Far to many people understand that it was those wealthy men who made this country what it is. A welder may be a wonderful welder, but without someone to employ him, he’s no different than anyone else without a job. An engineer may have a wonderful idea, but without investors to make it reality, it will stay in the formless void of imagination.
Today, the wealthy are being beaten up. The protestors on Wall Street aren’t without some valid arguments after all, so some of the beating is warranted. But not all. We need to recognize where we’ve come from and understand that without brave men questing for greatness, we will achieve nothing more of note. So far, we haven’t ruled the whole thing out. Mark Zuckerberg of Facebook notoriety, for example, may be the most famous modern example.
Sean Parker is unique. He has a reputation for unreliability that is only tolerated because he’s pretty good at what he does. Part of the technological wunderkind duo that created Napster and a key player in Facebook, he’s got serious street credit. In an interview with Slate, Parker points out a reality of the small business owner.
In the piece, he says:
“You have got to be willing to be poor [as an entrepreneur],” he says. “There was a time when I was living out of a single suitcase. I had a rule that I wouldn’t stay on one person’s couch for more than two weeks because I didn’t want to become a bother.”
Parker is right on with this. Being an entrepreneur is tough. It requires hard work, sacrifice, and a whole bunch of things most folks don’t have it in them to deal with. I read this, and my first thought is that he knows what he’s talking about. Perhaps he’s a kindred spirit?
Then I read this:
So is a billion dollars cool? He ponders the question carefully. “No, it’s not,” he says. “It’s not cool. I think being a wealthy member of the establishment is the antithesis of cool. Being a countercultural revolutionary is cool. So to the extent that you’ve made a billion dollars, you’ve probably become uncool.” He laughs at his retort to Aaron Sorkin.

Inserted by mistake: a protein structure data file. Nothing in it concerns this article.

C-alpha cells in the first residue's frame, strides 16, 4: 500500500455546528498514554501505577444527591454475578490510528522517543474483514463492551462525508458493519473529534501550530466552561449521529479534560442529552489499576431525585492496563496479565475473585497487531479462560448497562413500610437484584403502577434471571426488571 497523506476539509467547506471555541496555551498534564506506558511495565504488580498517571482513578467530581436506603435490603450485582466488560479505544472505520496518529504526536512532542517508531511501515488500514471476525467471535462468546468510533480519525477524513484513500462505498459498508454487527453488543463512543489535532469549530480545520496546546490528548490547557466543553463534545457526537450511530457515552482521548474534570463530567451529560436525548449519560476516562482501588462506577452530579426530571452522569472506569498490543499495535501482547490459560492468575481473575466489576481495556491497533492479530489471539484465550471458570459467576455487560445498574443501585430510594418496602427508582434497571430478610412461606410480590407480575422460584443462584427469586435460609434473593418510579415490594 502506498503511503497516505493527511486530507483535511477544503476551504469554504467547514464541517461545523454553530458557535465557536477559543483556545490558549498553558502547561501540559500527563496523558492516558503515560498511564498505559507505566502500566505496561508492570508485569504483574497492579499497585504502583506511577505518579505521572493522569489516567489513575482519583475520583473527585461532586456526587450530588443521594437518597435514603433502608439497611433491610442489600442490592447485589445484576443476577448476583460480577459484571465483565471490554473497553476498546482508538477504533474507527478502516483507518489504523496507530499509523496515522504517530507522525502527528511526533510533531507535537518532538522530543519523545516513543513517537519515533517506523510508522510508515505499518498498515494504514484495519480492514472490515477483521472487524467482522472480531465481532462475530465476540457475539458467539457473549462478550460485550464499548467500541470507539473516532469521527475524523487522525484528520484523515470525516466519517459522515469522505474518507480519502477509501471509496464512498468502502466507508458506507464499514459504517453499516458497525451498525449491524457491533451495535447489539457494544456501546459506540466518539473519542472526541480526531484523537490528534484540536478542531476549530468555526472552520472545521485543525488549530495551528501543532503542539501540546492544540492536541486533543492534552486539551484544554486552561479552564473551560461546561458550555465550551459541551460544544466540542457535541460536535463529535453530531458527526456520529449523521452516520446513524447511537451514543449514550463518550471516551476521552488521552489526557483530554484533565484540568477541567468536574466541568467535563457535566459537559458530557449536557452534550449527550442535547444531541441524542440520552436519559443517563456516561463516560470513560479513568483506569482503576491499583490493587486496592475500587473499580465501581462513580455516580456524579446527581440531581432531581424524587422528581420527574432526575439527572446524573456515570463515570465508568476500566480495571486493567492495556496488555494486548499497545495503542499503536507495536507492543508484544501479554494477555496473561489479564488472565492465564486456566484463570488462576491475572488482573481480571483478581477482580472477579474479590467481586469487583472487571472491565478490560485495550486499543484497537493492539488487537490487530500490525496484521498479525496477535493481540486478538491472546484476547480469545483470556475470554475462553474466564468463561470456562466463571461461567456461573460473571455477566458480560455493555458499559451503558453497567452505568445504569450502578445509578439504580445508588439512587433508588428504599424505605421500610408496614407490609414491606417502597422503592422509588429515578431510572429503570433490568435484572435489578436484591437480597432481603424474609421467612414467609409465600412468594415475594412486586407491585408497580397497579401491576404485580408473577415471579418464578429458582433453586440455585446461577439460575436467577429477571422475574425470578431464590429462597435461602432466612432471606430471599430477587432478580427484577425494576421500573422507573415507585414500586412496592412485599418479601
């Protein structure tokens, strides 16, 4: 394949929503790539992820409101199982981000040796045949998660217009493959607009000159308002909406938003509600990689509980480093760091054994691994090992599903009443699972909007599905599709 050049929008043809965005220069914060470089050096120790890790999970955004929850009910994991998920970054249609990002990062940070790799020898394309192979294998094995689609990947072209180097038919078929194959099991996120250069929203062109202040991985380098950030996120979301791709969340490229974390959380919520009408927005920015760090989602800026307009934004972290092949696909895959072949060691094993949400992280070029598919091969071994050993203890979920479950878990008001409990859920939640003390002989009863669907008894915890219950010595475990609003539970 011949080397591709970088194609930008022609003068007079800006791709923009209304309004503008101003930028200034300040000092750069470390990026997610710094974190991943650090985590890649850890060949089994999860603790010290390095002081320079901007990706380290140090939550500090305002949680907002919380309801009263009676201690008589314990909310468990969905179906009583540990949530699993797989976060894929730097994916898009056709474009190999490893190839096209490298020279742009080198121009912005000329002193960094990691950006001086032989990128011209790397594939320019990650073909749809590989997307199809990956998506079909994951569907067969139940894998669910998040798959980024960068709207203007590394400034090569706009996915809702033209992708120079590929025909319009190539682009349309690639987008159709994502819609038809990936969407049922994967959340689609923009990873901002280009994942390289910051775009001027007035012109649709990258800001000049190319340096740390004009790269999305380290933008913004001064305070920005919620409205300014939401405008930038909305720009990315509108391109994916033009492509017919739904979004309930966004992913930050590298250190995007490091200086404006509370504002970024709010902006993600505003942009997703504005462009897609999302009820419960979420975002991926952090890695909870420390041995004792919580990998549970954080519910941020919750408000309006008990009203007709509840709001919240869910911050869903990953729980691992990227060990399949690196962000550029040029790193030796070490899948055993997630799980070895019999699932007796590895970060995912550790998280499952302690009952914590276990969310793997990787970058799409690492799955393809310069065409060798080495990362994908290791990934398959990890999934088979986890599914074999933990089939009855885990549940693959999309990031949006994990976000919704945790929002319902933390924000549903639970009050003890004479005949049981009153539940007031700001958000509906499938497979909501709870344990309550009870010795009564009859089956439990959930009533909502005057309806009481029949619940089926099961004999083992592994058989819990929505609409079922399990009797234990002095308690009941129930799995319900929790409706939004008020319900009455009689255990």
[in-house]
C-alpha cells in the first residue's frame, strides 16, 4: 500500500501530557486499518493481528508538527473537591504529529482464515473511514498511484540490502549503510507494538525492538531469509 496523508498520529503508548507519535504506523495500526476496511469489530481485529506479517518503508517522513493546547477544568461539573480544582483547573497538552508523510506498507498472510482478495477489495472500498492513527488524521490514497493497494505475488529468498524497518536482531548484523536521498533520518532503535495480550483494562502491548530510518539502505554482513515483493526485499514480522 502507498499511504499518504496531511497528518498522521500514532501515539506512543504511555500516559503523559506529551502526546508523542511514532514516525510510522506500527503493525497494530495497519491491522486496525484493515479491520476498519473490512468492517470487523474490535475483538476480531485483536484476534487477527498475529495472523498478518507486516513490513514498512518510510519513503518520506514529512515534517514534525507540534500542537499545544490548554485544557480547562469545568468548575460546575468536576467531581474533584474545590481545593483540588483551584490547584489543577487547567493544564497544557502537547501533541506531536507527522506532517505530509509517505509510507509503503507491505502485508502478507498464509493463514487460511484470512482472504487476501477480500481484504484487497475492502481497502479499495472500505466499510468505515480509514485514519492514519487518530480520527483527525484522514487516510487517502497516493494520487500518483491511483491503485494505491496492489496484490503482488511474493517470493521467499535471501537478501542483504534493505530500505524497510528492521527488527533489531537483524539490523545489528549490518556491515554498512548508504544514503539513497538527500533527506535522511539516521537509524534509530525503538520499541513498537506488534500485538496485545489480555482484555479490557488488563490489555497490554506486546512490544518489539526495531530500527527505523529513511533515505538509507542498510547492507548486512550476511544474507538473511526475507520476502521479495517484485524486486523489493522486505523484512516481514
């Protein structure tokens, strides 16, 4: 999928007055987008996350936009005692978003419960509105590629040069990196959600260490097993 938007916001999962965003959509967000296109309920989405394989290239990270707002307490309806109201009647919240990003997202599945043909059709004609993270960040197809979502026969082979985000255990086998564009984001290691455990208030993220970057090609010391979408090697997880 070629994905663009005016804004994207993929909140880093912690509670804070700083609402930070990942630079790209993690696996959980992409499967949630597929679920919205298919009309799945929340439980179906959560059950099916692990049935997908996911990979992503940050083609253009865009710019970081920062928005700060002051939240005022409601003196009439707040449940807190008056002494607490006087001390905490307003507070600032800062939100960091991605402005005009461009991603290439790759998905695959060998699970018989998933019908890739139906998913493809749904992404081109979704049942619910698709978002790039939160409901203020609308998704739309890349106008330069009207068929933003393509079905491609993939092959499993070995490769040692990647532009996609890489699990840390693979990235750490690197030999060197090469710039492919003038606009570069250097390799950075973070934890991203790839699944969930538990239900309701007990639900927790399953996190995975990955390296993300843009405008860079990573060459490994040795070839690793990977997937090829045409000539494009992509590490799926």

This is in response to a line in the movie The Social Network where the character based on him, played by Justin Timberlake makes a comment about how a million dollars isn’t cool, a billion dollars is.
From the Institute for Justice:
Under a Dallas law enacted in 2008, businesses are prohibited from putting signs in the upper two-thirds of any window or glass door, and no more than 15 percent of any window or glass door may be covered by signs. The only way to comply with the new ordinance is by putting tiny signs at peoples feet—which is not an effective way to advertise. The law also bans signs that cover more than 25 percent of a buildings façade. Failure to take down the signs means you are at risk to be hit with a fine up to $2,000.
The law only targets commercial messages. Businesses are free to put anything except a commercial message in their windows. For example, a business could paint a giant Dallas Cowboys helmet on its window—but not advertise that it offers Cowboys merchandise for sale inside. Businesses can paint their windows black or put coolers or other items in front of them. In fact, businesses are not even required to have windows at all. What they cannot do is put messages in their windows that tell customers about the products and services offered inside.